The US dollar is the most traded currency in the world. However, London is responsible for clearing more foreign exchange transactions than any other financial centre. Much like how the United States dominates the securities market, the UK dominates the foreign exchange market.
Many traders refer to GBP/USD by its nickname “The Cable”. The name originates from the transatlantic cable laid between the two countries to transmit exchange rates between the London Stock Exchange and the New York Stock Exchange.
The GBP/USD pair has a long and complicated history. Before World War 2, the British pound was worth more than five dollars. The currency pair has had its ups and downs in more recent history as each country went through recessions.
The British pound is the world’s longest surviving currency. The first pound coin was issued in 1489, and the first banknotes began circulating in 1694. At a point, the UK was the most powerful economy in the world, and therefore, so was the domestic currency.
The US dollar came to existence in 1792, shortly after the American Revolutionary War ended. Following a series of significant geopolitical shifts, such as WWII, the USD became the world’s leading currency.
GBP/USD CFD Specifications
When you trade GBP/USD, the base asset is pounds, and the quote asset is dollars. The contract size, often referred to as the Lot size is 100,000 pounds. The smallest order size that can be placed is 1,000 pounds, also referred to as a micro-Lot or 0.01 Lots. Orders can only be submitted in increments of 1,000, which means the second smallest order size that can be placed is 2,000.
GBP/USD is quoted with five digits. The fourth digit is known as the Pip, and the fifth digit is known as a Point. The value of a Pip depends on the size of the contract. If the contract is 1 Lot, the Pip value will be $10. If the contract size were 0.01 Lots, the Pip value would be $0.10.
One of the benefits of CFD trading is you can trade with leverage, which reduces how much money needed to open a trade. Trade Markets offers up to 1:30 leverage for trading GBP/USD, which means you only need to provide 3.33% margin to open a position.
Why trade GBP/USD?
* Risk Warning: Trading in forex and CFDs could lead to a loss of your invested capital.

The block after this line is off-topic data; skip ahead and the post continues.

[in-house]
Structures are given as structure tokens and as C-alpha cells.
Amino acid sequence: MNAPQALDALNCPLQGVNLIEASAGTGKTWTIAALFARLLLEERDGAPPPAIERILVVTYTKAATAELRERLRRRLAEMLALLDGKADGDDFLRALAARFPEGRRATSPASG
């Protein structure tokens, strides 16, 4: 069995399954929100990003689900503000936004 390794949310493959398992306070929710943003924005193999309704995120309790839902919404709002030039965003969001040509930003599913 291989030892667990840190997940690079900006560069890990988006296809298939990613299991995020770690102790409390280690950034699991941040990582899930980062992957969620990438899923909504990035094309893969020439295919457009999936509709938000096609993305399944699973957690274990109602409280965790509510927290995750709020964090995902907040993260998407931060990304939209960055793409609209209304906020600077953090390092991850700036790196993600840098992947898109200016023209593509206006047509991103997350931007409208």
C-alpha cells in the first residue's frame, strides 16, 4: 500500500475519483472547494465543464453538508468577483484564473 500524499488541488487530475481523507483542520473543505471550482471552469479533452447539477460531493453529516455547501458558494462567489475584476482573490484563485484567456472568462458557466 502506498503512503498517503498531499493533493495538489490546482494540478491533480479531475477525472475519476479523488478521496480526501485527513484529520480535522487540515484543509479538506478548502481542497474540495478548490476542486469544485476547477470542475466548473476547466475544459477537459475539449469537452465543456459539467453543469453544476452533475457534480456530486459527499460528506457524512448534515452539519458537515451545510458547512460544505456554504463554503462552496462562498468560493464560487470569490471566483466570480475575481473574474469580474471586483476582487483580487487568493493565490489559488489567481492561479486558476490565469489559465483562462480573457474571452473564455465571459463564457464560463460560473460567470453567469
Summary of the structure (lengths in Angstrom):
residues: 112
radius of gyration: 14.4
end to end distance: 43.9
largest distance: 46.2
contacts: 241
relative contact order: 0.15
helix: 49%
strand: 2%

How a CFD Transaction Works
When you go short on GBP/USD, you’re theoretically selling pounds with dollars. When you close the trade, your profit or loss will be calculated in dollars. If the pound strengthened against the dollar, you’d get fewer dollars when you close the transaction. If the pound strengthened, you’d get back more dollars.
With leverage, you’re able to open larger positions than your capital would otherwise permit. When you trade forex CFDs with Trade Markets, you can use leverage as high as 1:30; meaning you only need to provide margin to cover 3.33% of the position’s value.
When you trade forex CFDs, you don’t need to own either of the currencies included in the pair. For example, if your trading account balance is denominated in British pounds, you can still trade GBP/USD. The purpose of a CFD is to enable traders to speculate on the price of one currency against another. When a CFD is closed, it will always be settled in cash, i.e. by increasing or decreasing the amount of balance in your trading account.
Costs Related To Trading CFDs
The different costs to be aware of when trading forex CFDs are spreads, commissions and swaps.
The spread is the difference between the bid and offer price. When you enter a long trade, your order is opened using the Ask-price, which is the higher of the two quotes. When the long trade is closed, the Bid-price, which is the lower of the two quotes.
Commissions are charged when you open and close a trade. In this example, the commission charged is £10 per Lot. Once adjusted according to the trade size of 0.1 Lots the commission becomes £1.00. When converted to dollars, it becomes approximately $1.35.
A swap is a fee for holding positions overnight. The price is derived from the base and quote currency’s interest rate differential and varies depending on whether your position is long or short. In this example, the swap rate for a long GBP/USD position is £3.19, and the rate for a short position is £2.00.
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